The only word that comes to my mind is tiptoe. However, this word implies that you are walking stealthily or cautiously.

Is there a word that just means to walk slowly?

Example sentence:

Without knowing what I was doing, I _ toward her.

  • 11
    Hmm. Is it essential that the word provided means "walk"? Or can it just mean "move"? My feeling is that "drifted" fits very nicely, but that doesn't mean "walk" at all.
    – AndyT
    Commented Jul 3, 2017 at 11:13
  • 1
    Tiptoe doesn't have to be slow. Check out ballerinas, for example. Commented Jul 3, 2017 at 11:13
  • 5
    how about 'creep' -> 'crept' since it's in the past -- Without knowing what I was doing, I was creeping toward her. (there's a bit of fearful/stealthy feeling in the word 'creep' though); How about 'careen' ? (especially when you're drunk) -> Walk as if unable to control one's movements -- Without knowing what I was doing, I was careening toward her.
    – Flonne
    Commented Jul 3, 2017 at 12:03
  • 3
    Mosey on down (not actually vpeculiar to US, commonly heard in UK). Waddle, amble, pootle, footer, shamble, saunter, traipse, toddle, sidle, sloth, slough, slope, inch, edge, shift ... Commented Jul 3, 2017 at 22:13
  • 2
    I like 'migrated'?
    – Strawberry
    Commented Jul 5, 2017 at 9:26

22 Answers 22


I would suggest amble:


  1. to go at a slow, easy pace; stroll; saunter:


  1. a slow, easy walk or gentle pace.


Your sentence would then be:

Without knowing what I was doing, I ambled toward her.

As that definition suggests, strolled or sauntered may also work for you.

  • 2
    "ambled toward her" or "ambled towards her"?
    – BlackSwan
    Commented Jul 3, 2017 at 11:27
  • 3
    @HimabinduBoddupalli - Either is acceptable, I just used what OP wrote.
    – AndyT
    Commented Jul 3, 2017 at 11:32
  • 3
    strolled -upvote because I intended to include in my answer too
    – mpasko256
    Commented Jul 3, 2017 at 13:43
  • 7
    I was going to suggest saunter, but I see it in your answer.
    – AidanO
    Commented Jul 3, 2017 at 15:45
  • 2
    @AidanO - I have "saunter" more as an aside than as a real answer. If you would like to research it and provide an answer with a suitable dictionary definition, then go ahead. I'd upvote it.
    – AndyT
    Commented Jul 3, 2017 at 16:08

Depends on what kind of a slow walk you are looking for.

Plod (verb)

walk doggedly and slowly with heavy steps.

e.g. She plodded into the kitchen after a tiresome day.

Lumber (verb)

move in a slow, heavy, awkward way.

Shamble (verb)

(of a person) move with a slow, shuffling, awkward gait.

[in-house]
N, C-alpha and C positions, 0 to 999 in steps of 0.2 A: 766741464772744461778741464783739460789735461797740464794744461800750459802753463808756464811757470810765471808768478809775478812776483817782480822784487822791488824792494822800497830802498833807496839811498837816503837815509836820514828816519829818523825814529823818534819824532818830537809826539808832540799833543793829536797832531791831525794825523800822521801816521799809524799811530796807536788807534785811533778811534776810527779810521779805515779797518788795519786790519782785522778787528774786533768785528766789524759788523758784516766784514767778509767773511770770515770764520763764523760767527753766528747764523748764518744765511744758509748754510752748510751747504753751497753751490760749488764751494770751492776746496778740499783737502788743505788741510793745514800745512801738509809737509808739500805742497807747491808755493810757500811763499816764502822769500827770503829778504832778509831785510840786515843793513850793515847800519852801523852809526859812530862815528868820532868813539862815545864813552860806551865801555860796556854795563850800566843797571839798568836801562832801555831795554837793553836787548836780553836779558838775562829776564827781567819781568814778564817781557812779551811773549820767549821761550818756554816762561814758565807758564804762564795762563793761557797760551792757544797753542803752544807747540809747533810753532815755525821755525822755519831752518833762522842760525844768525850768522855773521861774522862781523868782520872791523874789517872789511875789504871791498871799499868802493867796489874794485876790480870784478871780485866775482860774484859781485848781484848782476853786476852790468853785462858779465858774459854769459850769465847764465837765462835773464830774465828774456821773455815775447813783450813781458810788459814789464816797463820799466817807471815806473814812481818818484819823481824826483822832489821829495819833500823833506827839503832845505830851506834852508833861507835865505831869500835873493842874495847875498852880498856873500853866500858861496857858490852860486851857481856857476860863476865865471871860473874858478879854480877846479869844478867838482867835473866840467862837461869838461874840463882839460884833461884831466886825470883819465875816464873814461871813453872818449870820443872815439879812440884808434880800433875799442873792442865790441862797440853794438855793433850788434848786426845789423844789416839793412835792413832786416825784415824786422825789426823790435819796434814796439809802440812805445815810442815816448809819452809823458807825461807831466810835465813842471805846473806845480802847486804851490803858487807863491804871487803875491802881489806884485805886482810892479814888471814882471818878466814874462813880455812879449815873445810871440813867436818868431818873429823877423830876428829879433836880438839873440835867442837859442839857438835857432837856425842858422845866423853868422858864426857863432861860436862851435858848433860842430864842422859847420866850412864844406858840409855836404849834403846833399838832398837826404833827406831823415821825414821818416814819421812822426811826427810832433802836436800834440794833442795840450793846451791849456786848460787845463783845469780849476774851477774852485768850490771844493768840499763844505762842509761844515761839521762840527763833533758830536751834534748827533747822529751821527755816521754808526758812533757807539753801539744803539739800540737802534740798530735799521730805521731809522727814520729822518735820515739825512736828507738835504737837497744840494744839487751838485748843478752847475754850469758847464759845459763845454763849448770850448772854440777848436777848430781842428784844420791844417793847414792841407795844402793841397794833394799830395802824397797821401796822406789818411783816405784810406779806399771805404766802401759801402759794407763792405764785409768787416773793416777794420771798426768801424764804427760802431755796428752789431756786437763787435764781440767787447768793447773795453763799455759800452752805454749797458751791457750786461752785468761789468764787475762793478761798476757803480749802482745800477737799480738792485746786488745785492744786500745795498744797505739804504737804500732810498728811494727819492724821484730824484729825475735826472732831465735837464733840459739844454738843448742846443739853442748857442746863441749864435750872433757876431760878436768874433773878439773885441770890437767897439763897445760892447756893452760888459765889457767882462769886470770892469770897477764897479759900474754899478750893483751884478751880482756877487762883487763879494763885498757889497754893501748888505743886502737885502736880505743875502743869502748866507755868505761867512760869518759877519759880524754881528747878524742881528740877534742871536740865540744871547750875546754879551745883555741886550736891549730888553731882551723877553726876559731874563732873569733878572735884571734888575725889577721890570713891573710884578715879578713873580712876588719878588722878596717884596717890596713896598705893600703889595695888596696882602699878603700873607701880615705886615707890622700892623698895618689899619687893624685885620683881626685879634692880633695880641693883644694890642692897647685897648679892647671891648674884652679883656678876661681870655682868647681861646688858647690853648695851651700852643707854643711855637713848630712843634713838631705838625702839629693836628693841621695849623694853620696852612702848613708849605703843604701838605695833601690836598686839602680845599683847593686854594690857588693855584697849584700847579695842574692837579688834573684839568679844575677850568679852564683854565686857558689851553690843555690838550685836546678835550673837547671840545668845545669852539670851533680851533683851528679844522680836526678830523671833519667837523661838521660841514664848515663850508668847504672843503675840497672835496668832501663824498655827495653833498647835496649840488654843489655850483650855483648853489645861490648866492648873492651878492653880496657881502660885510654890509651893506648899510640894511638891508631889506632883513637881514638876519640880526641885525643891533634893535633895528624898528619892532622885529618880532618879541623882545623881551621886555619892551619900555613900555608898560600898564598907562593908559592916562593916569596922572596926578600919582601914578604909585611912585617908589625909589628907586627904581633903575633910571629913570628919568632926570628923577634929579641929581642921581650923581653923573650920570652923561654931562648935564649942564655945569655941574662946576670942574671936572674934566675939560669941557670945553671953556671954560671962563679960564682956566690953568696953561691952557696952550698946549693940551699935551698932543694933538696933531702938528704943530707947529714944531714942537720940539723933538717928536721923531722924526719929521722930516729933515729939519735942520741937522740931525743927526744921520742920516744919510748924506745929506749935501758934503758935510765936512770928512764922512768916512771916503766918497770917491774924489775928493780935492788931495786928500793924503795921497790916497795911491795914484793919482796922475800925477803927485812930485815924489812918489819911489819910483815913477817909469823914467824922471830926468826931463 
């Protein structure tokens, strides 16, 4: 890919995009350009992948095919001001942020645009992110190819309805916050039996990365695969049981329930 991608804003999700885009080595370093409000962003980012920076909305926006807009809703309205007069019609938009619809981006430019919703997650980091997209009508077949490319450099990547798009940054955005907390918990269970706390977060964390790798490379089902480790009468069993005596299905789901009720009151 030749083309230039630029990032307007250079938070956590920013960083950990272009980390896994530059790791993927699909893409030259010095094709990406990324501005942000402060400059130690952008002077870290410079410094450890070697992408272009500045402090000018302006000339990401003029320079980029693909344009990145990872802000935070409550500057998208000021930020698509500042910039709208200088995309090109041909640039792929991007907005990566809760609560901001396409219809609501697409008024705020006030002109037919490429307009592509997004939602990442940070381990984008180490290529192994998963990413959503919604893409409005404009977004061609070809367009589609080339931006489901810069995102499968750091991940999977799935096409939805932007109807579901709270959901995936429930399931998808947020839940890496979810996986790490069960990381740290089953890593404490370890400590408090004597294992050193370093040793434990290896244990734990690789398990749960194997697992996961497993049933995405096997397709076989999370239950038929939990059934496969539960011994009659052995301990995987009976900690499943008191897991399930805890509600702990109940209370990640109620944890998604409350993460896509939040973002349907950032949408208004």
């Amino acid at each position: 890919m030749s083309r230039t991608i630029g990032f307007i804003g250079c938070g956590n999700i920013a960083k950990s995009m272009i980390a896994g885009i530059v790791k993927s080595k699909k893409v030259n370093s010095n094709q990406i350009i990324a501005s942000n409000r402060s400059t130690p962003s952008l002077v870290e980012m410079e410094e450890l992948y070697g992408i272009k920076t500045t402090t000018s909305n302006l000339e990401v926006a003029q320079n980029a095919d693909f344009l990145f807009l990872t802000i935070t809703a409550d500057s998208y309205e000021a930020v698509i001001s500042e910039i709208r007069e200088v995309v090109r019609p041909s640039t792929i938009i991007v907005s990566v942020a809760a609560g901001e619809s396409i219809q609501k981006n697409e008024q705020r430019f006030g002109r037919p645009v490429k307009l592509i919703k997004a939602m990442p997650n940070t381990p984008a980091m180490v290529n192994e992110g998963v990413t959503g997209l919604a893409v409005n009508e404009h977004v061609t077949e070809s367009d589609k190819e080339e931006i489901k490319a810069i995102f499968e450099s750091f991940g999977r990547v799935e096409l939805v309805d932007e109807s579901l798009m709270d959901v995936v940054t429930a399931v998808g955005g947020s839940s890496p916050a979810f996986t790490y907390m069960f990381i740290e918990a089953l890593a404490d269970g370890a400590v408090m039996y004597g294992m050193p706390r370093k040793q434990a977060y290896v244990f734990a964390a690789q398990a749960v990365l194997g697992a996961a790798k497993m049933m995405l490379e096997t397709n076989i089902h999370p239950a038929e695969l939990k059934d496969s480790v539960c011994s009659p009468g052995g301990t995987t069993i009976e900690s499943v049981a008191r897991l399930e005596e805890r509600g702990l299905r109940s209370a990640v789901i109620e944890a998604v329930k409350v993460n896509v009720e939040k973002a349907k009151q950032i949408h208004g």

So the answer would be, "Without knowing what I was doing, I plodded/shambled/lumbered towards her".

  • 16
    @Chenmunka - Since when has that been a rule?
    – AndyT
    Commented Jul 3, 2017 at 10:43
  • 7
    @Chenmunka The questioner hasn't mentioned the exact kind of a slow walk, hence, I have listed the possibilities. They aren't the same. There are nuances in the meaning conveyed by each of the words.
    – BlackSwan
    Commented Jul 3, 2017 at 10:44
  • 1
    Exactly my point. They are three separate answers. Posting separately allows the OP to select the one that best suits them.
    – Chenmunka
    Commented Jul 3, 2017 at 10:51
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    @AndyT : It turns out that in general, the consensus is in favour of separate answers. english.meta.stackexchange.com/questions/5126/… . Commented Jul 3, 2017 at 12:34
  • 4
    While I'm not fond of multiple answers myself, when the answer lays out the different usage of very different words they're much better with me - or alternatively if they are for nearly the same way to address a way of expressing things. An answer posted as a situational possibility is better for me than an answer proposed without qualification of when it should be chosen
    – Tom22
    Commented Jul 3, 2017 at 14:51


move slowly and idly in a particular direction.


This is the word I would use.

  • 1
    This one works for me, even though dawdle means as much absence of concerted effort and perhaps delay, as its moving definition. It works better with the 'without knowing what I was doing' example, and would also work better with someone described as moving annoyingly slowly but not in a deliberate style.
    – Tom22
    Commented Jul 3, 2017 at 14:43
  • 6
    Ian- Your answer will likely be better accepted by the community if you include a reference for your answer. Online dictionaries work well.
    – thomj1332
    Commented Jul 3, 2017 at 15:18
  • 5
    dawdled towards her does not make sense. Dawdling is dawdling and takes no object. I can't understand why this got so many upvotes.
    – Lambie
    Commented Jul 5, 2017 at 12:44
  • 3